The Well Speaks of Its Own Poison, by Maggie Smith. North Adams, Massachusetts: Tupelo Press, April 2015. 80 pages. $16.95, paper.
The Japanese fairy tales I remember from childhood involve infertility. Often there was a kind old woman and an equally kind old man, both bowed in prayer, both wishing for a child. Miraculously, a child would appear—in a giant peach floating down the river, in a shoot of bamboo. After I moved to the United States, the fairy tales changed. No longer were the children cherished. In the tales I read then, a man and woman were present, but instead of praying for children, they abandoned them to the woods, the witch, the wolf.
The real world is rarely so clear-cut, parenting and childhood even less so. We are not divided neatly between love or neglect, protect or poison. We dwell between Garp (from John Irving’s novel The World According to Garp), a vigilant parent, and Walter White (from the hit series Breaking Bad), a father who warns the viewer, “I am the danger.”
Maggie Smith’s Dorset Prize-winning collection, The Well Speaks of Its Own Poison, skillfully maneuvers between parent and predator, child and prey. She finds the fantastical within suburbia and threads the domestic into fairy tales. Imaginative and playful, Smith’s book nevertheless offers page after page of danger, wonder, and transformation.
If you give a child a cardboard box, they build a robot or a race car. If you give a child a tissue, they raise a flag or put on a bandit’s mask. Everything is nebulous in the most delightful way. In other words, they are born poets with a gift for metaphor. In similar fashion, if you offer Smith sunshine, the light then “plays xylophone / on the lawn.” Give her sparrows, and you have “tiny machines” printing messages on the air. The world around conforms to her limitless imagination.
Judging by her creativity, one might guess Smith is approximately six years old. This is one of the best compliments I could give a poet, as not many adults still have access to that dreamy, magical logic of youth. It allows one to write things like “you so love / the trees, you must have some bird in you.” Every single page rewards the reader with at least one line so original and surprising you wonder how in the world (how in any world) she came up with it. I envy the ear that can listen to the inside of a shell where “the sea plays backwards and sounds / more like the sky.”
Smith possesses the fresh senses of a child (all the better to experience the world), but her writing is tempered by a sage’s wisdom. She understands “many things we tell / our children are kind but not true.” Whether in a poem like “Ohio,” where the “landscape sings in you like a dial tone,” or in the fairy-tale landscape of “The List of Dangers,” where “the wolf ate / chalk to soften his voice,” Smith is fully aware of the perils lurking nearby. She knows the sad truth that “children, despite their commonness, / are a delicacy.” Even the sun is a “saw blade, // a yellow circle with teeth.” This image exemplifies what Smith does so well. With one concise metaphor, she melds three separate worlds: a child’s world, the sun drawn with jagged points of light; an adult’s world represented by the sharp tool; and the world of the predator, the saw’s yellow teeth hinting at fangs.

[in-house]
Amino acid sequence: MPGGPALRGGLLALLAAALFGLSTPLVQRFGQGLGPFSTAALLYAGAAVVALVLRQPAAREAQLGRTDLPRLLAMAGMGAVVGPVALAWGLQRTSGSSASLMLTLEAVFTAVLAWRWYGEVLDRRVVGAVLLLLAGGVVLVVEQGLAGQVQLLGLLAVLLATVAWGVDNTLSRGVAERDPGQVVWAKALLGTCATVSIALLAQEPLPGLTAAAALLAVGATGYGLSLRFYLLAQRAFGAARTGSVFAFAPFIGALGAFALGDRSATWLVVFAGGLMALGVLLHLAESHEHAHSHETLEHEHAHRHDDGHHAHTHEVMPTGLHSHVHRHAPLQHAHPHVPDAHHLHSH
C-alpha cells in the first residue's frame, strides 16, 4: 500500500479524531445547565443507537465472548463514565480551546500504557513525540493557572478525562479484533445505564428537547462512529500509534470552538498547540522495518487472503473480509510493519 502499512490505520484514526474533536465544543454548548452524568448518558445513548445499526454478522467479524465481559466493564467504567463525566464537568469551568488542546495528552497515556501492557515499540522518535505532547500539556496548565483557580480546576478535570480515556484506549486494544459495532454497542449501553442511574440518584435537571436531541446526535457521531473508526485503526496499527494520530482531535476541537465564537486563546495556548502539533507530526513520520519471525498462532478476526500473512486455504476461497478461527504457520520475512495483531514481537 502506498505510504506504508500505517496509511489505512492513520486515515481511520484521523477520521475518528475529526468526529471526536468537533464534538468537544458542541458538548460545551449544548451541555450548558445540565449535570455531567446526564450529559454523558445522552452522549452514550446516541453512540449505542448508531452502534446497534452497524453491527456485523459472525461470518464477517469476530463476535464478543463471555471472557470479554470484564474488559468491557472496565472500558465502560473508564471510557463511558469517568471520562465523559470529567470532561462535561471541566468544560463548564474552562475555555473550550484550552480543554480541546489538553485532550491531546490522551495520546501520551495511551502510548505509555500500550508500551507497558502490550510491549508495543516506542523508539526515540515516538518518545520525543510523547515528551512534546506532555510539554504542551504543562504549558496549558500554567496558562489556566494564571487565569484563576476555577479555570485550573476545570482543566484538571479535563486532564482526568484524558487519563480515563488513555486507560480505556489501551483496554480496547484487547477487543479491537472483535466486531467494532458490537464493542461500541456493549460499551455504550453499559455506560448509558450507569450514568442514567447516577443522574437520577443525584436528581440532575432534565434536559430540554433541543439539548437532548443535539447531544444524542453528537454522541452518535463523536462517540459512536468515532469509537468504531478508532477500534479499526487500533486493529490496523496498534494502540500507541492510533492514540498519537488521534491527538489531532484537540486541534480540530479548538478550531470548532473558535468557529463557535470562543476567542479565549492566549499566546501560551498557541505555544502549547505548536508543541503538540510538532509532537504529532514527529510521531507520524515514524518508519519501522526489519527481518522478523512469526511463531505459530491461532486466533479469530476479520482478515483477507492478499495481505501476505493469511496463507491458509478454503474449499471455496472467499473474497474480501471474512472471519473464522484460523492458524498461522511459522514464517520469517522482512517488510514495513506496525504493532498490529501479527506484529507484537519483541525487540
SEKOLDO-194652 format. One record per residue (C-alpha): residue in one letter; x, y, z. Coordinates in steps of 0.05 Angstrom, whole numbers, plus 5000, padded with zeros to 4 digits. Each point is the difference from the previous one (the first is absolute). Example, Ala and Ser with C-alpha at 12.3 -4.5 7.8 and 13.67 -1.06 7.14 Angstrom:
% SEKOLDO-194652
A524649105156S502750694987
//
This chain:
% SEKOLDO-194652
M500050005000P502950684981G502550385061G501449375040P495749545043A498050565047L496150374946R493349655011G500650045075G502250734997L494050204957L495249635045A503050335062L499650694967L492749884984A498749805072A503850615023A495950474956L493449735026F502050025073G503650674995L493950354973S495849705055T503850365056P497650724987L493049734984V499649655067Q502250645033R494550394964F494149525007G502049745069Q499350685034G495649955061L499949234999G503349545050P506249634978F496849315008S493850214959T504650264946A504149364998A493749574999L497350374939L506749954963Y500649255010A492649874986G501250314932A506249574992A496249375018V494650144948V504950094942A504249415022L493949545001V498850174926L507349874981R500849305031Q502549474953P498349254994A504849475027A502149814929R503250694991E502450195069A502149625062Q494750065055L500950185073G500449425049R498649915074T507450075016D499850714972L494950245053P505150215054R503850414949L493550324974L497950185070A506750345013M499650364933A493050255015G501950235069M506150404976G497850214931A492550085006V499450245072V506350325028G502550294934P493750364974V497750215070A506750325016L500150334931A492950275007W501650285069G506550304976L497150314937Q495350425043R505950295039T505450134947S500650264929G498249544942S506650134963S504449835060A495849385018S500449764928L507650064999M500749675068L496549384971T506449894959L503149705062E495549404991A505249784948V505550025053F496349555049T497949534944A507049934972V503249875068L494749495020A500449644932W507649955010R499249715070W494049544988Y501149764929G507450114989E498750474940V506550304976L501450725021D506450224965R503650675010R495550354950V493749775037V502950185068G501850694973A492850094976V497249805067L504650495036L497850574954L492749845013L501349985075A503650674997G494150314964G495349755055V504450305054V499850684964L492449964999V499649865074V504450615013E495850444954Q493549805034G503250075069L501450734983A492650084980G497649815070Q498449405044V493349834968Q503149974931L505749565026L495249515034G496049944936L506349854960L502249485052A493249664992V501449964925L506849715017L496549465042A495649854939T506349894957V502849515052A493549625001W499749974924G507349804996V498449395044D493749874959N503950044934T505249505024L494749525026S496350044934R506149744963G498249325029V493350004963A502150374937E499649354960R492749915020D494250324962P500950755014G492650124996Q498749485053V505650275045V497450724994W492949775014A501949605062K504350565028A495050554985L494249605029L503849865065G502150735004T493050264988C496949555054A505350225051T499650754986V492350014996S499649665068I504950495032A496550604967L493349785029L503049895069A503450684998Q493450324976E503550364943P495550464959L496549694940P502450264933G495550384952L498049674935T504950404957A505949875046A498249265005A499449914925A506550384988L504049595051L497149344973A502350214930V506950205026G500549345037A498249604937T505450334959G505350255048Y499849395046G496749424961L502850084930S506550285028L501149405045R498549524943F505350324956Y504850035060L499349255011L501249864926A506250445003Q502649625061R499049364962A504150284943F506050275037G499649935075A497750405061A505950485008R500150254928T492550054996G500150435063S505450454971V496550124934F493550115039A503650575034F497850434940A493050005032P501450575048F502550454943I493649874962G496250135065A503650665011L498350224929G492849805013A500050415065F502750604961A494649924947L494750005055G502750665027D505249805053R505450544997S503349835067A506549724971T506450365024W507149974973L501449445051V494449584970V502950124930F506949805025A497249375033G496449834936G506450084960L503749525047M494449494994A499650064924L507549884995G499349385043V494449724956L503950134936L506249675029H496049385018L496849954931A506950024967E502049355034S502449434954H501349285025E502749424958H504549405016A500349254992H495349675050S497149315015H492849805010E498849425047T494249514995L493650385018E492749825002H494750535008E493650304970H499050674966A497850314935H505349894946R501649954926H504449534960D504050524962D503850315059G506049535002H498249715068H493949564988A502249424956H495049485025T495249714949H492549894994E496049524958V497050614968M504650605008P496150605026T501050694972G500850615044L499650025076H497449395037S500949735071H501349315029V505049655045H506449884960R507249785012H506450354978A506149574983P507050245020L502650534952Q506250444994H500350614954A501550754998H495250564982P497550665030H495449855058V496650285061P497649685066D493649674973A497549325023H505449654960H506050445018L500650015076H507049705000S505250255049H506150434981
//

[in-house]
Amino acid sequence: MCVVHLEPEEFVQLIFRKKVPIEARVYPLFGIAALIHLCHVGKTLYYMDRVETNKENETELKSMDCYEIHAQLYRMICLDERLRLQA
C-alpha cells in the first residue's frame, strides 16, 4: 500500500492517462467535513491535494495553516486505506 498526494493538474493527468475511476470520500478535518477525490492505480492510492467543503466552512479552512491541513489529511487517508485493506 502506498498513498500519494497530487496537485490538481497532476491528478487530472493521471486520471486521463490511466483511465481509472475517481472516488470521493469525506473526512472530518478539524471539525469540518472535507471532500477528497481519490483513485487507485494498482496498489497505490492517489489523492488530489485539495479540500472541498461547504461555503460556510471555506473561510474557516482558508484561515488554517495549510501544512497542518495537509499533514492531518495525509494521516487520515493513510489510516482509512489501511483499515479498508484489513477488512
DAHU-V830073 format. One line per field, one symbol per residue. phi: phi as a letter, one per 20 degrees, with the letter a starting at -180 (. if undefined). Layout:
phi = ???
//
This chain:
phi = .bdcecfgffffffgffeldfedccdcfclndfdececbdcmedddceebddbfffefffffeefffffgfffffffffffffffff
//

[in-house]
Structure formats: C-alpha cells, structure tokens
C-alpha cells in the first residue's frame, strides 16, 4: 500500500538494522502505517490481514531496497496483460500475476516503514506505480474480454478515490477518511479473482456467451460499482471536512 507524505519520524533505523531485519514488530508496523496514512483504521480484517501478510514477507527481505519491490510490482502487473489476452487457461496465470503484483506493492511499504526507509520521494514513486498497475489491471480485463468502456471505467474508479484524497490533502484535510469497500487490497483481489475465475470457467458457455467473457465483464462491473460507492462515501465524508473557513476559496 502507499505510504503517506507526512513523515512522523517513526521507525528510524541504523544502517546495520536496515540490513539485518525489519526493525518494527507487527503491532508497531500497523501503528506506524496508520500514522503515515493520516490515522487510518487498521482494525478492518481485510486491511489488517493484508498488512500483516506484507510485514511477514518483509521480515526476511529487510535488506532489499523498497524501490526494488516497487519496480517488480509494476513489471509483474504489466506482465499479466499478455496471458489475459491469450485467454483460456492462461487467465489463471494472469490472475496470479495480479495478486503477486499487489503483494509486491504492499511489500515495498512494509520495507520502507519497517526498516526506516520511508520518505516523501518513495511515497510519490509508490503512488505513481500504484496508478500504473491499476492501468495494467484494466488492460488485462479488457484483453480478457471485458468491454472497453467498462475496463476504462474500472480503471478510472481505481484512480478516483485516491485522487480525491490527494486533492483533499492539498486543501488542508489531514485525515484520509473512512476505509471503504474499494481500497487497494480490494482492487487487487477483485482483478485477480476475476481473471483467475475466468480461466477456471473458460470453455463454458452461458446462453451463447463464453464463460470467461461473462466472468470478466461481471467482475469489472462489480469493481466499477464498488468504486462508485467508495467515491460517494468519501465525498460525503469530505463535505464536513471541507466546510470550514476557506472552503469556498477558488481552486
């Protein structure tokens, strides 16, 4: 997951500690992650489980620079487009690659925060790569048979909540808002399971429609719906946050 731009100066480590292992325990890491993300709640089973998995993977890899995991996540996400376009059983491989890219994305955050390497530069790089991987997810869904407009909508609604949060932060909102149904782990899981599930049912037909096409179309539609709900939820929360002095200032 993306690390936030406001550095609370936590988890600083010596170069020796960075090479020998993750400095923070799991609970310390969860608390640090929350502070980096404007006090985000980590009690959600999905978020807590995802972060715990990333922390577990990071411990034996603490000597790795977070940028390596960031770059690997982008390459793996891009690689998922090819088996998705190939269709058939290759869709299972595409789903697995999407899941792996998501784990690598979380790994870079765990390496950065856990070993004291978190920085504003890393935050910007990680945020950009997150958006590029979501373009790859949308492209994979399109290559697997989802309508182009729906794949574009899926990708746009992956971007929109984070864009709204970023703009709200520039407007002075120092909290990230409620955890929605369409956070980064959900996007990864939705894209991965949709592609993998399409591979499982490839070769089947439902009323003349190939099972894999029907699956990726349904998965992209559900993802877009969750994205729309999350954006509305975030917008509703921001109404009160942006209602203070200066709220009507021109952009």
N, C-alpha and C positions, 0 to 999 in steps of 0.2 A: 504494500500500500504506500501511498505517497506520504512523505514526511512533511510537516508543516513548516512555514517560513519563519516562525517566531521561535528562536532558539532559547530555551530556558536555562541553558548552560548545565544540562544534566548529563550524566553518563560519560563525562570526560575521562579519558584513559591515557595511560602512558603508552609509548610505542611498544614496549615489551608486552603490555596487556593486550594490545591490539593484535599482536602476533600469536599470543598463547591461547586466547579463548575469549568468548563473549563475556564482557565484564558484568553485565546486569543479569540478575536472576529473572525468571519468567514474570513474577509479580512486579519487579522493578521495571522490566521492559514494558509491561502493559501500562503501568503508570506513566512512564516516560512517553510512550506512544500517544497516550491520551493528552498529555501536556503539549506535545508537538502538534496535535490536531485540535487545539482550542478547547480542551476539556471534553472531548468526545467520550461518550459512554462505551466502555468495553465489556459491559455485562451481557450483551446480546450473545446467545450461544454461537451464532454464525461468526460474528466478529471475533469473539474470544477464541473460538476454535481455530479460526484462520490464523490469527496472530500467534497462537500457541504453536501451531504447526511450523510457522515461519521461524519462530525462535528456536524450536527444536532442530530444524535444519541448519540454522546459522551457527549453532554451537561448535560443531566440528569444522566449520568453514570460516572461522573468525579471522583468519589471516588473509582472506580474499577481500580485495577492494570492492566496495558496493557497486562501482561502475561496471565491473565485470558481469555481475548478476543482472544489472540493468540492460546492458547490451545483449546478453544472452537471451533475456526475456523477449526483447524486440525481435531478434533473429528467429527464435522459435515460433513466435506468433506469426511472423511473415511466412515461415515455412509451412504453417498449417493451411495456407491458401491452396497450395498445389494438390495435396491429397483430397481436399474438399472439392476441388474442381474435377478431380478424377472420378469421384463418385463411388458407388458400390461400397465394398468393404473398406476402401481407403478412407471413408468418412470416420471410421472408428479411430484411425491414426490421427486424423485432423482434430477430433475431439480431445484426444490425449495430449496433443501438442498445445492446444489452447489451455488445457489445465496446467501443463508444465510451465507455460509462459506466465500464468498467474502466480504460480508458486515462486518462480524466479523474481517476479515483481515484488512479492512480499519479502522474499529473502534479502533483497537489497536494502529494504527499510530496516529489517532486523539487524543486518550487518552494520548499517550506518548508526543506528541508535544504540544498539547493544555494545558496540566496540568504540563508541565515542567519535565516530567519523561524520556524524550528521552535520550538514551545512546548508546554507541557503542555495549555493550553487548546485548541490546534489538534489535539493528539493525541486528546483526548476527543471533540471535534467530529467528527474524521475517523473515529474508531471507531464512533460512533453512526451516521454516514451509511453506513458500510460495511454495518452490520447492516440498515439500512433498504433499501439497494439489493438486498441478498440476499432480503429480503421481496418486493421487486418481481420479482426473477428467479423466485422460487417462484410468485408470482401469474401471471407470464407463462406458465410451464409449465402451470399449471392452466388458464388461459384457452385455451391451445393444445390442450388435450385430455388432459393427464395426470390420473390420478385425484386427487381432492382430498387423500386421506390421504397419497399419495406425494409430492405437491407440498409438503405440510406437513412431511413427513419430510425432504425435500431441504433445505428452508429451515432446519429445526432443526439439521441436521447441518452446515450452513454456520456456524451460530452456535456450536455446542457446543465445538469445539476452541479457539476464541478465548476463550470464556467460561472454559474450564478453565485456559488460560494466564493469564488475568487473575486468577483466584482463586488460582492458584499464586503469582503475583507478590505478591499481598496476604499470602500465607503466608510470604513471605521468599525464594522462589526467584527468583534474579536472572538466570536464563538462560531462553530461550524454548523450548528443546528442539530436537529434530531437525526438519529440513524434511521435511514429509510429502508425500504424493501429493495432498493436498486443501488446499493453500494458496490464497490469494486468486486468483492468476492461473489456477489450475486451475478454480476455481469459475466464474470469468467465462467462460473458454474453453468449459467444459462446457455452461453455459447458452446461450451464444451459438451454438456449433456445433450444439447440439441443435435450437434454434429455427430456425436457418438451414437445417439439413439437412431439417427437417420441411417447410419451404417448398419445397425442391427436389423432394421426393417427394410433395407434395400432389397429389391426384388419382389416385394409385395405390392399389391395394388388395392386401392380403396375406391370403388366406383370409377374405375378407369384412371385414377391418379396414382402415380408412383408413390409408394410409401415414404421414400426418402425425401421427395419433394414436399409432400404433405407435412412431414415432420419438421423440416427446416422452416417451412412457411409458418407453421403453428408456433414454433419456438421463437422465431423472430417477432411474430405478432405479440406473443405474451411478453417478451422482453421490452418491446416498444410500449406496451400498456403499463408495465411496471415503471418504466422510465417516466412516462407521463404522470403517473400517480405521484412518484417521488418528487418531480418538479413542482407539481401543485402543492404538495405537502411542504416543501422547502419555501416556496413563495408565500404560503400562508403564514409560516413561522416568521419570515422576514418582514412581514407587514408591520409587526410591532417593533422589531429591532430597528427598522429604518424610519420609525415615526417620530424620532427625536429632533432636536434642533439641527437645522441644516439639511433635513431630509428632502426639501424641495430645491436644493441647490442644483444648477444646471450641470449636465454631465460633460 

Irving’s son astutely noted that The World According to Garp is about the fear of death, specifically that of children. In many ways, this holds true with The Well Speaks of Its Own Poison. In the poem “Village Smart,” she asks, “What will you tell your son / about this world? That children can be unzipped / from the bellies of beasts?” She continues, “No one is out of danger.”
At times, there is almost a sense of resignation in Smith’s poems, but the tone is buoyed by the beauty and lyricism throughout her work. There is “grass so tall, / a child could wade in and never come out.” There is a “tow-headed, / rosy-cheeked girl” who’s been fattened on “happiness, mother’s milk, / mother love,” a girl who would make a great “treat” for some witch. Smith writes from a briar rose-colored lens, a lens which includes thorns, but it is one worth looking through over and over again.
The Well Speaks of Its Own Poison balances fantasy and reality, wisdom and innocence. It is a carefully organized book with linked images and themes placed like breadcrumbs in each poem, and I can’t imagine any reader who wouldn’t gobble every crumb. Ultimately, it is a book filled with the things we want to express to children and adults alike.
“What world / do you think this is?” Smith asks. “Who is it you think you see?” Walter White asks. There are wrens here, “pinned like brooches / to the trees, singing.” There are “monsters that pass / for men.” Look all around, and you’ll see children too, playing. Smith’s book joins them and warns them in turn.
“The trees went dark and took me with them,” Smith writes. Read this book, and let yourself be taken as well.
Michael Schmeltzer is the author of the forthcoming chapbook Elegy/Elk River. He earned his MFA from the Rainier Writing Workshop, and his honors include the Floating Bridge Press Chapbook Award, the Gulf Stream Award for Poetry, and the Blue Earth Review’s Flash Fiction Prize. He helps edit A River & Sound Review and has been published in PANK, Rattle, The Journal, and Mid-American Review, among others.